The race by varied tech companies to get into the healthcare industry analysts expect to reach $18.7 billion by 2020 continues. And Amazon is fiercely pushing through different routes. The retail giant is reportedly selling software that can mine patient’s medical reports and make suggestions if there’s a need for improving treatment or to save money, reports WSJ.

The Amazon health software scans medical files to extract important information such as the patient’s medical condition, procedures, and prescriptions. While the efficacy of other similar programs has been stymied by doctors’ abbreviations, the Seattle-based retail company claims its program is trained to recognize every single detail in a doctor’s note. Before now, Amazon had developed and sold a similar program to other sectors such as software for travel booking and customer service. The retail company is counting on the software as another opportunity to get into the health care market after acquiring online pharmacy PillPack in June.

Tech companies struggle for a share in the healthcare market

Amazon is not the only company pushing for a market share in the health care. Last year, Microsoft launched a division for health care that employs artificial intelligence to treat patients.  Apple partnered with the Department of Veterans Affairs earlier in November to give veterans access to their electronic records on their iPhone. Apple has also sought for ways to turn their Watch into a health device, not just a fitness device. The company is pursuing this by collaborating with Stanford University for a heart-health study and has added an FDA-cleared electrocardiogram (EKG) function into its latest wearable technology.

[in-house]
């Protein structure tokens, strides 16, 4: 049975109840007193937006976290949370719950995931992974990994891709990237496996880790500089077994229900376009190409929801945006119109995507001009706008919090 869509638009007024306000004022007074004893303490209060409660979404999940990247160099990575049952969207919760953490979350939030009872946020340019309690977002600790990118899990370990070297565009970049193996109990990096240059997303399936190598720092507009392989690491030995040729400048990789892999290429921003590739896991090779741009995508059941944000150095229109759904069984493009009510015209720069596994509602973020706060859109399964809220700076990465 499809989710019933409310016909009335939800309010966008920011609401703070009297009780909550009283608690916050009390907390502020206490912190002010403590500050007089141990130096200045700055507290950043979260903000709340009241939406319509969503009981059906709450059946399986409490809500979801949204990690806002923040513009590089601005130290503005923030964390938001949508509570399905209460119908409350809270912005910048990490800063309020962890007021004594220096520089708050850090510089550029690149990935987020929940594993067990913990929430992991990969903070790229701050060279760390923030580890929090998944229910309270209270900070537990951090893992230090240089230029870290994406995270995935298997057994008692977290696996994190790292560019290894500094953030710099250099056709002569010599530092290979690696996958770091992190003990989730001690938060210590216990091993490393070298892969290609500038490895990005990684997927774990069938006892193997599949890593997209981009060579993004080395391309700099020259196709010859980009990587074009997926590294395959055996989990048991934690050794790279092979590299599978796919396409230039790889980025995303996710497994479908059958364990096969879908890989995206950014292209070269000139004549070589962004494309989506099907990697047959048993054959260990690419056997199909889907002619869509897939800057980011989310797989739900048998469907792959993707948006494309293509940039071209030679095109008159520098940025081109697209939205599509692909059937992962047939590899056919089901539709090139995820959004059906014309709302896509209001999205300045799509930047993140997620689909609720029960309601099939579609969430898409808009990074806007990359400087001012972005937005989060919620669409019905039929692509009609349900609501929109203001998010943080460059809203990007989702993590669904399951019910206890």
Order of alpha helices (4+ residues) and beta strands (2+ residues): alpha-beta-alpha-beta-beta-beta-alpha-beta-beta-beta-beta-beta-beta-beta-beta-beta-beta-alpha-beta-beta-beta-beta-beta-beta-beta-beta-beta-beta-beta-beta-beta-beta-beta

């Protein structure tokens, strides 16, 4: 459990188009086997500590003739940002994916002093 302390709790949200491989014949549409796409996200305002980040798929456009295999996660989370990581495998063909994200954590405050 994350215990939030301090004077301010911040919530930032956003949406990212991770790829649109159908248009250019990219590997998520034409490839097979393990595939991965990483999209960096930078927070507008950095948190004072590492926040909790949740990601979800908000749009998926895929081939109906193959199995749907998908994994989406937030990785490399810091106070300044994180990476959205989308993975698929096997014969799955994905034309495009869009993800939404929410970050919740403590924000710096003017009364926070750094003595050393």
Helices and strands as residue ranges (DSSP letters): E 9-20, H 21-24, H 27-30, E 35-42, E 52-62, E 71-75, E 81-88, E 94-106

Amazon New Software

Based on the fact that there is text-analysis technology owned by Amazon, the company’s move into the health care market is worth it. However, for electronic health records is grossly litigious. Most companies have pushed for the digitization of medical records, and there is also been a fragmented paper trail filled with gaps in the evolution of e-health technology. Google has partnered with hospitals to better organize patient records using a cloud-based API.

In a recent New Yorker article by Physician Atul Gawande titled “Why Doctors Hate their Computer,” has an explanation of how frustrated doctors have gotten with the entire digitization process. He included that software systems built for health records have helped lead to burnout.

Meanwhile, there are strong hopes that the entrance of Amazon into the aspect of electronic health records will proffer solutions for the already existing problems and not increase it in any way.